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Old 05-13-2015, 12:21 PM   #1
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Converter /battery charging

I have a WFCO-8735-p 35 Amp converter. I have read that it will not fully charge my batteries at the factory setting. Is there a way of increasing charging voltage manually in the converter to fully charge the batteries or should I use battery disconnect and charge the batteries separately with a regular 110 battery charger off of shore power while working off the converter on everything else?
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Old 05-13-2015, 02:01 PM   #2
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There's only one way to know for sure whether or not you are fully charging your battery with the converter. Charge the battery for a day by plugging in the camper. Then disconnect the battery completely. Measure the voltage at the battery 24 hours later. If in good shape and fully charged, battery voltage will be 12.5 to 12.7 volts.

I know of no adjustments in the WFCO converters.

Unless you have a multi-stage charger (not cheap) laying around, chances are it's not going to do any better than the WFCO. The complaint I have heard about the WFCO converters is that they tend not to go into bulk mode which is a high charge rate when the battery is below 80% charge. That does not stop a battery from fully charging but rather takes longer to achieve full charge.

I would never connect 2 charging devices to a battery at the same time. I just don't feel very good about the programming in either charge controller being able to properly adjust to another charge source being in the circuit. The other issue is that cheap camper converters tend not to do well supplying 12V DC to the camper without a decent condition and partially charged (not dead) battery as a buffer.
Your camper's converter has to be plugged into 120V AC to provide charge to the battery and 120V AC to the camper. Without the 120V AC, the converter is just a 12V DC distribution and fuse panel. So plug in the independent charger or the camper into shore power, but not both.

just my thoughts and experiences
Fred W
2014 Rockwood A122
2008 Hyundai Entourage (minivan)
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Old 05-13-2015, 02:06 PM   #3
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Quote:
Originally Posted by pgandw View Post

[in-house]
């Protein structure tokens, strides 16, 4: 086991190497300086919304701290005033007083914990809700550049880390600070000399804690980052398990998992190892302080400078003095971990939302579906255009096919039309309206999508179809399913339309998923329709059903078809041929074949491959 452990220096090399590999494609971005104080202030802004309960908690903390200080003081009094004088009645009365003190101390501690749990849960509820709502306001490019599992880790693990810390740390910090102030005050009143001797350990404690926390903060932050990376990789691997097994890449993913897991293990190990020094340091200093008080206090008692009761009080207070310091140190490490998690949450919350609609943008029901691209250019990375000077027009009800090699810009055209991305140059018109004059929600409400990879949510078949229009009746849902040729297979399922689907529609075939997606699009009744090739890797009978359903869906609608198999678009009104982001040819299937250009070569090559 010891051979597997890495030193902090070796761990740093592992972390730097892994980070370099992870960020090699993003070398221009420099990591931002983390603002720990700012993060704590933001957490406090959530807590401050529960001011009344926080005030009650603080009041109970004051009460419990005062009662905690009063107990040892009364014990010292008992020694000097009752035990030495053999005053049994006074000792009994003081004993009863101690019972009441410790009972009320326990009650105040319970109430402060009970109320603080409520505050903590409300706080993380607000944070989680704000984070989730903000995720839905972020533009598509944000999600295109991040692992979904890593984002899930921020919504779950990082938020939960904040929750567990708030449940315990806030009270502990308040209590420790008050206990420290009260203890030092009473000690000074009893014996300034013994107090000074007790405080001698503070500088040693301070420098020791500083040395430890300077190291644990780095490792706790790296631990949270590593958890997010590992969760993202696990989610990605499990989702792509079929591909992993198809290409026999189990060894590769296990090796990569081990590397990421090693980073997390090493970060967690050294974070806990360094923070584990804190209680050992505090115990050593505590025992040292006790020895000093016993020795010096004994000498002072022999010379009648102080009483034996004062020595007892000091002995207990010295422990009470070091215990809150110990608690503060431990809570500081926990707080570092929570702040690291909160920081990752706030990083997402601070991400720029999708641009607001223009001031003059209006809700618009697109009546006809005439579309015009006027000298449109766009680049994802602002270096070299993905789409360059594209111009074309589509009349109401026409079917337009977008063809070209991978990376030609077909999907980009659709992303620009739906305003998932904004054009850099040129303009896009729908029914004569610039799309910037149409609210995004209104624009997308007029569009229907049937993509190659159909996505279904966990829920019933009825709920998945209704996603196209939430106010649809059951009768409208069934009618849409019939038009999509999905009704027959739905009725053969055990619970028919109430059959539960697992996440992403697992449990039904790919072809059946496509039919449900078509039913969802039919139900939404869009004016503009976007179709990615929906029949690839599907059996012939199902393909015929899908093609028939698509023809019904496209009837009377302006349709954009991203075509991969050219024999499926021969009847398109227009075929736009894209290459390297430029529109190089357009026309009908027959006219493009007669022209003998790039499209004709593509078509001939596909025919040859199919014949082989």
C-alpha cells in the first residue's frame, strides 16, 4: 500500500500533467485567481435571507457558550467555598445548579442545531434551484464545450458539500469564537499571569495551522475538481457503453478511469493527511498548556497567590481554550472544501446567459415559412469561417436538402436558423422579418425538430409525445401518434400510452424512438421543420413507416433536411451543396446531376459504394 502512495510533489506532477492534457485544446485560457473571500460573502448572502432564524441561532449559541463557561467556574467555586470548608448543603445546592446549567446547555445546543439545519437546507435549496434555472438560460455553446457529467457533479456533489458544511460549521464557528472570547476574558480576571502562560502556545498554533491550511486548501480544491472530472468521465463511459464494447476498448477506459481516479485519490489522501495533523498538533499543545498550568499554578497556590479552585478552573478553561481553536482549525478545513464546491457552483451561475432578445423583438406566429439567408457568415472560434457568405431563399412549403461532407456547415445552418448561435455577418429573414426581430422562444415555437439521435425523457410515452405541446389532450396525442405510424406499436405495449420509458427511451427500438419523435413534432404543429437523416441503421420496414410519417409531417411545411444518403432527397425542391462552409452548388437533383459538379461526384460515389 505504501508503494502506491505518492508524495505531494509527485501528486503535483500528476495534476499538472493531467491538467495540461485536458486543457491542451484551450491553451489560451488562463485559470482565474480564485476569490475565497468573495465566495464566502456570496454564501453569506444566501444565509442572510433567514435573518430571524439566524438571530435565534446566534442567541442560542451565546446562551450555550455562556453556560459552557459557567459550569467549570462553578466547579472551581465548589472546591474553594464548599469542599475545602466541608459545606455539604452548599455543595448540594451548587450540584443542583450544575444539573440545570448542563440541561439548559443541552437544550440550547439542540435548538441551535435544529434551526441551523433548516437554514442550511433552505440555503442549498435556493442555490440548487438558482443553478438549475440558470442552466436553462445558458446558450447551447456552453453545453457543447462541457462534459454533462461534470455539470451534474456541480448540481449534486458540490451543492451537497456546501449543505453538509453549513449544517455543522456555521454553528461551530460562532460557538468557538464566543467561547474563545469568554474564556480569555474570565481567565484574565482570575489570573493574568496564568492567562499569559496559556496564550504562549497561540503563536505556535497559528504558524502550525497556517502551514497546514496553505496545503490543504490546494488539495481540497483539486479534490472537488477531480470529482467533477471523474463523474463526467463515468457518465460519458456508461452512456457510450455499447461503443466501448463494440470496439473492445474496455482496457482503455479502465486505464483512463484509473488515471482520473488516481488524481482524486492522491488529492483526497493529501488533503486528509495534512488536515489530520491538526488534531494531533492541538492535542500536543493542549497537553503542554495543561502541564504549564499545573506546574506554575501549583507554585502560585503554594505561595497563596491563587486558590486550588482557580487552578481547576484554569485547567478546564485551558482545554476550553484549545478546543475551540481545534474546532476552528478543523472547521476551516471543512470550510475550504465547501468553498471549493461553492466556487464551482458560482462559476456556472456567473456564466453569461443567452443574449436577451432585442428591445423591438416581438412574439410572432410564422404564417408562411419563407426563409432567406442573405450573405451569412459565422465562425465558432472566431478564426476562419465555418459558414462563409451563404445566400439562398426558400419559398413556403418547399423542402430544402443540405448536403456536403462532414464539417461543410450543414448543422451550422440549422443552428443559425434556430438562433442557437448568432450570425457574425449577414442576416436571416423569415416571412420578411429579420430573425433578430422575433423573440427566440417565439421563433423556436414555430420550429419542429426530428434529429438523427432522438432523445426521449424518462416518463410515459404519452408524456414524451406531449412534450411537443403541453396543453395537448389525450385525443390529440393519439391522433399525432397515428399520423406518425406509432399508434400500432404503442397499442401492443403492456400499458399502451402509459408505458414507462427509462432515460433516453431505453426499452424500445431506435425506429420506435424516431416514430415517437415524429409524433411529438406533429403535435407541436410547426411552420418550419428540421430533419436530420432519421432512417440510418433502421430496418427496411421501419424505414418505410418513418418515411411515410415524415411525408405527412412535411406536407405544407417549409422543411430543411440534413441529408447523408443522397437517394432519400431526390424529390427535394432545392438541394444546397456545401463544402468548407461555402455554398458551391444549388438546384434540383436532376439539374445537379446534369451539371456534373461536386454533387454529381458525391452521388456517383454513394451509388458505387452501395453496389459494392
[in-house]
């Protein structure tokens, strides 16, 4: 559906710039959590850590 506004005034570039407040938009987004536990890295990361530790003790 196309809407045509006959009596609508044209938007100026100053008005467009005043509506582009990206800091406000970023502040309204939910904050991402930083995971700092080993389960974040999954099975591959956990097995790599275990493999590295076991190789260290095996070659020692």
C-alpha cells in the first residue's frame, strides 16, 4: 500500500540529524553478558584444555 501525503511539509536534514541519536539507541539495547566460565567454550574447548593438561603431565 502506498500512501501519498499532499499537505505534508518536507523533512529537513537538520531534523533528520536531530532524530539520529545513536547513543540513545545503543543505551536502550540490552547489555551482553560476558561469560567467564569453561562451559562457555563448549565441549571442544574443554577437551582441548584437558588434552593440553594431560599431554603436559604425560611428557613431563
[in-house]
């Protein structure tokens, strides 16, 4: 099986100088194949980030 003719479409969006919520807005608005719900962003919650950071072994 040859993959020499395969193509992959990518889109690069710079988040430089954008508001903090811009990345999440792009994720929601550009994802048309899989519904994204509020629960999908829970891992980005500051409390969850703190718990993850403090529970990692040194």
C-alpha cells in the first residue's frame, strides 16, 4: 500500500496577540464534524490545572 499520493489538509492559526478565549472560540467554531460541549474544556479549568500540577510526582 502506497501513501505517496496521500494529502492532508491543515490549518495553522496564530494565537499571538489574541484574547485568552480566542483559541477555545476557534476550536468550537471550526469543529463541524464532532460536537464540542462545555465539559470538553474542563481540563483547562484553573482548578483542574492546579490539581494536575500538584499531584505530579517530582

There's only one way to know for sure whether or not you are fully charging your battery with the converter. Charge the battery for a day by plugging in the camper. Then disconnect the battery completely. Measure the voltage at the battery 24 hours later. If in good shape and fully charged, battery voltage will be 12.5 to 12.7 volts.

I know of no adjustments in the WFCO converters.

Unless you have a multi-stage charger (not cheap) laying around, chances are it's not going to do any better than the WFCO. The complaint I have heard about the WFCO converters is that they tend not to go into bulk mode which is a high charge rate when the battery is below 80% charge. That does not stop a battery from fully charging but rather takes longer to achieve full charge.

I would never connect 2 charging devices to a battery at the same time. I just don't feel very good about the programming in either charge controller being able to properly adjust to another charge source being in the circuit. The other issue is that cheap camper converters tend not to do well supplying 12V DC to the camper without a decent condition and partially charged (not dead) battery as a buffer.
Your camper's converter has to be plugged into 120V AC to provide charge to the battery and 120V AC to the camper. Without the 120V AC, the converter is just a 12V DC distribution and fuse panel. So plug in the independent charger or the camper into shore power, but not both.

just my thoughts and experiences
Fred W
2014 Rockwood A122
2008 Hyundai Entourage (minivan)
Very well put X's 2...
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